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‘Support us to feed needy' restaurateur urges government

17 March 2020 by
‘Support us to feed needy' restaurateur urges government

Restaurateur Roger Jones is urging the government to support operators by funding them to feed those in isolation in their communities.

The chef and owner of the Harrow at Little Bedwyn in Marlborough, which is currently up for sale, has already begun supplying meals to locals who aren't able to leave their home using produce that would otherwise have gone to waste due to guests staying away.

He and wife Sue Jones delivered 200 meals on Monday, feeding local residents the likes of lamb casserole, monkfish with wild mushrooms or vegetarian curry.

Tweet from Roger Jones
Tweet from Roger Jones

Jones is now calling on the government to fund this type of community enterprise to both keep operators in business and support those in need.

He told The Caterer: "All over Britain we have the ideal places where food can be produced and if the industry is asking for money from the government, providing one form of payback is providing food for the community.

"That way it's not just the government bailing people out, it's the operators doing the community a favour too. Obviously there are many rules and regulations but most operators will know how to produce food and have it delivered safely."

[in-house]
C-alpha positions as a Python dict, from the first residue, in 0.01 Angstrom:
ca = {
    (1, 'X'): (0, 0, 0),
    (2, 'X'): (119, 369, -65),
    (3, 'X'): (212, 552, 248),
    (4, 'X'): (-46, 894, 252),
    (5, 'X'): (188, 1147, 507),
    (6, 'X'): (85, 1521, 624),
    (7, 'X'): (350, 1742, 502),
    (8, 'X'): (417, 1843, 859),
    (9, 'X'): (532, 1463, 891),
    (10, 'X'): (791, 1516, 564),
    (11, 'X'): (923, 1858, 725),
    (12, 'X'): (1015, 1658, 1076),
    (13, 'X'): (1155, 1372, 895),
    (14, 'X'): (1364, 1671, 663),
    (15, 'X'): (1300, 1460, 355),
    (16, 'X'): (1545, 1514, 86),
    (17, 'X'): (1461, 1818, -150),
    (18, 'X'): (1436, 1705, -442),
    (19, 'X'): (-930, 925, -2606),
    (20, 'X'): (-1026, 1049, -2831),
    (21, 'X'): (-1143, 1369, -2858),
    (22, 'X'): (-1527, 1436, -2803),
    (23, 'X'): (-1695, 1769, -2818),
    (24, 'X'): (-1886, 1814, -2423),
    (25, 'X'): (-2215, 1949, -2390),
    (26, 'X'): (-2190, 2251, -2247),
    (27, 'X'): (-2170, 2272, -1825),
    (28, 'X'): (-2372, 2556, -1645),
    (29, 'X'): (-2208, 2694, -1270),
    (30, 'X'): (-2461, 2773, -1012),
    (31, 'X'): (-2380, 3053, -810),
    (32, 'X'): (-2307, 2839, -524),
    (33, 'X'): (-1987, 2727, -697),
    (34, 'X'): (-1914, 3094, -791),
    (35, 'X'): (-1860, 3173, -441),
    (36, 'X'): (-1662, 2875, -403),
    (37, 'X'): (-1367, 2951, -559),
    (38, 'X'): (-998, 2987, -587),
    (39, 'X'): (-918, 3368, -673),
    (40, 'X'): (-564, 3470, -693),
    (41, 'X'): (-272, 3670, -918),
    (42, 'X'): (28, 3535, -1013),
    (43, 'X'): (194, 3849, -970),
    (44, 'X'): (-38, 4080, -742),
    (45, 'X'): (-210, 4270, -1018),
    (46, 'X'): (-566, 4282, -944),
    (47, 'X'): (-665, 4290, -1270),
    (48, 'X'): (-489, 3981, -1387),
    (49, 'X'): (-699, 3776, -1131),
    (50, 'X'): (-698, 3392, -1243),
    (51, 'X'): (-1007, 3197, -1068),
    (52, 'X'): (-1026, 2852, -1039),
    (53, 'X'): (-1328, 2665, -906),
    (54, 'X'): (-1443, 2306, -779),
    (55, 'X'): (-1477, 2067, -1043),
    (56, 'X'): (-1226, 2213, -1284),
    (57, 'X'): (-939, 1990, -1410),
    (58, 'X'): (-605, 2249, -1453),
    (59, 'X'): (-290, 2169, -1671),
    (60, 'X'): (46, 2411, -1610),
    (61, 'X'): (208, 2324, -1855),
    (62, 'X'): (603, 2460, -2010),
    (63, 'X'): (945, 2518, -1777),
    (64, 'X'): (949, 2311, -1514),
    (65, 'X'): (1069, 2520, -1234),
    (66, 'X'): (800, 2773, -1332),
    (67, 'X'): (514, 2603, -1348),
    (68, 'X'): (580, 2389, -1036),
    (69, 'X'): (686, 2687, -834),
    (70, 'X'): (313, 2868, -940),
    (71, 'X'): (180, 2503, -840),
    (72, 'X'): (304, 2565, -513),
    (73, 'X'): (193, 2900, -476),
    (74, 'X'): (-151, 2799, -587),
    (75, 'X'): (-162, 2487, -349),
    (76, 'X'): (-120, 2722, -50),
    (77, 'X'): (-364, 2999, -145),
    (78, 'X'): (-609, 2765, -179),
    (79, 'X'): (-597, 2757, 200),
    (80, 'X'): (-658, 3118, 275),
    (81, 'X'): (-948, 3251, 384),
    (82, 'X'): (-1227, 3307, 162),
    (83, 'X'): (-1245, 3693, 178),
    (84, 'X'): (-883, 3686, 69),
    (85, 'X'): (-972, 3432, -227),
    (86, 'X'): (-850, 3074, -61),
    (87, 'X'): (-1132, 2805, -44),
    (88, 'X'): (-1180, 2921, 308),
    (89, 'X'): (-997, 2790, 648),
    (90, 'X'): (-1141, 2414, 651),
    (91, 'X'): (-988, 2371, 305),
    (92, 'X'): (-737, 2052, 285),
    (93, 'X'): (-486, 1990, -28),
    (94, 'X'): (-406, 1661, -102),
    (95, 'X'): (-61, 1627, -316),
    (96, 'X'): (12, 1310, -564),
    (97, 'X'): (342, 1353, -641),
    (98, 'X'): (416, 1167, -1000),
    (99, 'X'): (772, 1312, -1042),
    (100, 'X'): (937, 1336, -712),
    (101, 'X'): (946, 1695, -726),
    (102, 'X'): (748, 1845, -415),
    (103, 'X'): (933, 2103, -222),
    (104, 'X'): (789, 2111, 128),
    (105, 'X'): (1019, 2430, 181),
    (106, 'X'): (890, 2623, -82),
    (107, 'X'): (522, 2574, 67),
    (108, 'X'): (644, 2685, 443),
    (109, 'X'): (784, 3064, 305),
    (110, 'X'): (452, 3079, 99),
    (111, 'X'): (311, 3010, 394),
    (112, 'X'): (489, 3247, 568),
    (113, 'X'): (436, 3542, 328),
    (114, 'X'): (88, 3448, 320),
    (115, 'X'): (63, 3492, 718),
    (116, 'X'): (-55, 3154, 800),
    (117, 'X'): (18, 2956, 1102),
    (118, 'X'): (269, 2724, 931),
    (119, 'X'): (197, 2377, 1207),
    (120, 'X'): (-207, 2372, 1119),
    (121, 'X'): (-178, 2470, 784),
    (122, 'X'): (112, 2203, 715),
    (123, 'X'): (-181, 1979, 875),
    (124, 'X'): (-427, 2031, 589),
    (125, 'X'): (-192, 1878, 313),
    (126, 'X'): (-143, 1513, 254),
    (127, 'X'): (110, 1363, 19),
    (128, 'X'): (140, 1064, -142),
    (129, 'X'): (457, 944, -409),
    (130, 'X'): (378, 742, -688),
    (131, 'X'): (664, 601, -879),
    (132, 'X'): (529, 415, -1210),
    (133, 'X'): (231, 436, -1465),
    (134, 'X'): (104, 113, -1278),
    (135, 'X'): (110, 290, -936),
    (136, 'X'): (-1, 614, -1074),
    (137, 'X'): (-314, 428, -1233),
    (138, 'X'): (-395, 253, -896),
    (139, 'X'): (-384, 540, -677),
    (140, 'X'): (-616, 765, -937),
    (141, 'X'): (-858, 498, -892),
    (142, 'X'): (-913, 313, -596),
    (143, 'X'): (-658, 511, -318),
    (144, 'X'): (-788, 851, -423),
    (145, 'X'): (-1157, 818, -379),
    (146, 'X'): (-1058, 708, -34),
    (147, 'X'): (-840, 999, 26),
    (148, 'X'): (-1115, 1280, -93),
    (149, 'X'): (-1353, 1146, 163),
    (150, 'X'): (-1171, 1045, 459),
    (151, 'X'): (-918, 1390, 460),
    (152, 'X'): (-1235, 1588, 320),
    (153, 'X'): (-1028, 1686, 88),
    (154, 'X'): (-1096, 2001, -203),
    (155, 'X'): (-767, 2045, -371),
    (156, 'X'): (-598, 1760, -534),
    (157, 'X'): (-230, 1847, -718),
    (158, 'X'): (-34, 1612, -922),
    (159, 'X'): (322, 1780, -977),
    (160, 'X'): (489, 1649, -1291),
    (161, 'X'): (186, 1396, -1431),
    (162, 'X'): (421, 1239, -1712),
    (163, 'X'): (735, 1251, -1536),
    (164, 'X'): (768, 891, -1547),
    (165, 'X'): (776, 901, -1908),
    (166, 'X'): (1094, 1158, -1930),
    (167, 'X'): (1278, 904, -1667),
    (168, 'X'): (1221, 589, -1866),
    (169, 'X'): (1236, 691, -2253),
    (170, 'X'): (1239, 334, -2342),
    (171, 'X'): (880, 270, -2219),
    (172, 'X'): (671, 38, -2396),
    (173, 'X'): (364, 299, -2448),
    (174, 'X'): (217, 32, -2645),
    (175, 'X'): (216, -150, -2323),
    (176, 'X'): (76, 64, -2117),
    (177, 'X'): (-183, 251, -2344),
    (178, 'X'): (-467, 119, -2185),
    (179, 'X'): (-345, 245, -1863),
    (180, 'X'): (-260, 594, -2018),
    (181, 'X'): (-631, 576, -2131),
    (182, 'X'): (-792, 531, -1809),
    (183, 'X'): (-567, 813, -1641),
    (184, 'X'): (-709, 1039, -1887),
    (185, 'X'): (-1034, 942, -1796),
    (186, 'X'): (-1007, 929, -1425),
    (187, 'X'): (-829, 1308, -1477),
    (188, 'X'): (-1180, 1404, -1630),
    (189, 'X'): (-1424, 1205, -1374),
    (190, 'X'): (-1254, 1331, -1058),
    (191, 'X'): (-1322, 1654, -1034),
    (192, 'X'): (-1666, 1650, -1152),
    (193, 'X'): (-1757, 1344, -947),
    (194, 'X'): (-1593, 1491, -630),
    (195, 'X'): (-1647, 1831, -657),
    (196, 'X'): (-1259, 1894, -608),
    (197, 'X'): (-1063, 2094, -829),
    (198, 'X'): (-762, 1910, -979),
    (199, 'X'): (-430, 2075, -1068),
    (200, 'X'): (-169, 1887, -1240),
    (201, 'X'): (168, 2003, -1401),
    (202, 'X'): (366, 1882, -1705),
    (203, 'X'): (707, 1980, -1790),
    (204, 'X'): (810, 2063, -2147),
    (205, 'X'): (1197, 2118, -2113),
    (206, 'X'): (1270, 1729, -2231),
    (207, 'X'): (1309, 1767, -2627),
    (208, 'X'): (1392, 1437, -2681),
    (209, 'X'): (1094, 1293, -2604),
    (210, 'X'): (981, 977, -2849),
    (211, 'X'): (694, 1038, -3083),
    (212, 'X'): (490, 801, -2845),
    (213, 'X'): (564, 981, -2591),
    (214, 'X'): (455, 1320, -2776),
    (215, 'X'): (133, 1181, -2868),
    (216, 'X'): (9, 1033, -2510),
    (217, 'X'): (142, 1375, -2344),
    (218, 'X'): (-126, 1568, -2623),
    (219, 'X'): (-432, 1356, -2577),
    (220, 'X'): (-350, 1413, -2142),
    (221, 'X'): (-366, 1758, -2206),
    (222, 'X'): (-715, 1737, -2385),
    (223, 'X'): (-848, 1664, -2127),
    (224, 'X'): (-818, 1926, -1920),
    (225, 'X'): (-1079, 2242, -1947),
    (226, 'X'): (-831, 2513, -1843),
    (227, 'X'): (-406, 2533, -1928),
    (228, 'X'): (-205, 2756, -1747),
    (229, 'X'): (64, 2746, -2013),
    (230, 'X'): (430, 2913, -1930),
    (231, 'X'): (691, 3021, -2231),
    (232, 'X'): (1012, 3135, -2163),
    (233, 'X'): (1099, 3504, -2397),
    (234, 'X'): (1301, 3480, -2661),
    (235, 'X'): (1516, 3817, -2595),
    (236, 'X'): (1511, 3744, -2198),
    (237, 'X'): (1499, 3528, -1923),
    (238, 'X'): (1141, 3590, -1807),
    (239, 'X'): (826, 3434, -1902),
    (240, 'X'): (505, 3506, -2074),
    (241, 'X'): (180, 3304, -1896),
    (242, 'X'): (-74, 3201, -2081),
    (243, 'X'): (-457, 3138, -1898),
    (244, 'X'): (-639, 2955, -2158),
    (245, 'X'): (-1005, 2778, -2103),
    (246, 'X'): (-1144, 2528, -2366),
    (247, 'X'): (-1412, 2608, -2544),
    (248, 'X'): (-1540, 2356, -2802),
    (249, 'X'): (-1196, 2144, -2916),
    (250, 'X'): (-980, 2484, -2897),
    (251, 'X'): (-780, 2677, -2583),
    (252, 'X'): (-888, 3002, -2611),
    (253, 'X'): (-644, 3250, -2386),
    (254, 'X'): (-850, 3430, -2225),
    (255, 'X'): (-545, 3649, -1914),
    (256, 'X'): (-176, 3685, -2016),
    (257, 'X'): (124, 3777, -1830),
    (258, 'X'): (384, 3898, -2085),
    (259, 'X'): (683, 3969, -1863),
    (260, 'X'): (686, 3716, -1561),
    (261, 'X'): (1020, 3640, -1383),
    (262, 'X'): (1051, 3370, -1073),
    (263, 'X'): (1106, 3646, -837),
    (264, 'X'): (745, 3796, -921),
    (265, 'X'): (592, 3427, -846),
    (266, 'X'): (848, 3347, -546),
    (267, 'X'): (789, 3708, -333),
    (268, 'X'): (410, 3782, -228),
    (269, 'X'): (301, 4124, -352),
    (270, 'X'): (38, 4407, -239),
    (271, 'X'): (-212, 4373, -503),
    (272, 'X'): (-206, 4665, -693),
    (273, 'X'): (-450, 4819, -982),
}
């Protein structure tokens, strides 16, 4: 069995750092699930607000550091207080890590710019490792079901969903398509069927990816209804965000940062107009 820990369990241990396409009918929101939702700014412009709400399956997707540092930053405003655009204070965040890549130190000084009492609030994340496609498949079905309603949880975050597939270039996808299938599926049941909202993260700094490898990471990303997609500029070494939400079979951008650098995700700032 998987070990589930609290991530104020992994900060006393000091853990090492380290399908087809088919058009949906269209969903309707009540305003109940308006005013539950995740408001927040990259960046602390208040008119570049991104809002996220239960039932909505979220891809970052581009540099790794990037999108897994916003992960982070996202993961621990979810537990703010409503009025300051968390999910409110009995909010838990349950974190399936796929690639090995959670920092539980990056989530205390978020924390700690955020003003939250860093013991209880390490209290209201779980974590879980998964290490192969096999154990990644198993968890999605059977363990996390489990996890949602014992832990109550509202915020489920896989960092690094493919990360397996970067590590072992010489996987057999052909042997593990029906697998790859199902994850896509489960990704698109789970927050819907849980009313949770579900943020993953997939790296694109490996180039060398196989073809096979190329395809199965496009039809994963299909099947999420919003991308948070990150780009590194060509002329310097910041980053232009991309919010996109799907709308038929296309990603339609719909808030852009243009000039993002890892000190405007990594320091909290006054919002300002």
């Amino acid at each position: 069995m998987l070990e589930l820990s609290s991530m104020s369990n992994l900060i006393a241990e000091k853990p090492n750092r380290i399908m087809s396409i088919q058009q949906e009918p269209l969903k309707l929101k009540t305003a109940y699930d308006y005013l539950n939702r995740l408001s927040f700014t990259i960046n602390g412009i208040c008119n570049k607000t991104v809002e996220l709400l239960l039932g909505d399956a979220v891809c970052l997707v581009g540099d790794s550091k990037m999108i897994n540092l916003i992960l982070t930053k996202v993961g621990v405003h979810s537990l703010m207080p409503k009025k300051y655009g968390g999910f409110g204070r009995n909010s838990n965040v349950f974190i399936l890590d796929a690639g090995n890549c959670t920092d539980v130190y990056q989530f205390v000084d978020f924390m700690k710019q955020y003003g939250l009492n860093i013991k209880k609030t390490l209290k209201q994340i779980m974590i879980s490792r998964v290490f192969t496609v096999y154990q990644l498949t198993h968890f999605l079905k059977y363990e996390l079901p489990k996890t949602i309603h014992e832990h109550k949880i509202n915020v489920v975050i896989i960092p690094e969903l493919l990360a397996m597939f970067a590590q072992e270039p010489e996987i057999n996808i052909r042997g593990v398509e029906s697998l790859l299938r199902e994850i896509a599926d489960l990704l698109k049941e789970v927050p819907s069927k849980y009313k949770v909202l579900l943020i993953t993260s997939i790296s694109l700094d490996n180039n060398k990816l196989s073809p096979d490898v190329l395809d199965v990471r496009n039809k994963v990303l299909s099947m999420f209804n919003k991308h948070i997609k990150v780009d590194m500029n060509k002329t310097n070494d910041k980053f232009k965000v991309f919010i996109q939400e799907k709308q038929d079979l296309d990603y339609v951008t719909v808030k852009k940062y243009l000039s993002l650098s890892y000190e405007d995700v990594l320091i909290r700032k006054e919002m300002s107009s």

He added that chefs and restaurateurs were the also well versed in providing nutritious meals and serving them to optimum effect.

"We need to produce what is the most suitable food too," Jones said. "Providing the items that will help recovery – things you won't get in a tin. Fresh food and vegetables – which aren't overcooked – are important and restaurateurs know how to provide that. Each community can look at how to evolve it, but it takes someone in government to say that operators will get a basic sum to retain staff and keep things going."

Jones added that the scheme could also work well in cities, where workers including doctors and nurses will also need sustenance, along with the vulnerable people living on the streets who rely on handouts from business and the public.

"Among others doctors and nurses need to be fed," he said. "If certain places were designated as emergency food services it might just help.

There are also the homeless who rely on the kindness of people giving them food or money. Now that's gone as people stay at home. Places like Pret a Manger who give away a percentage of production at the end of the night, what happens to that if that closes down?"

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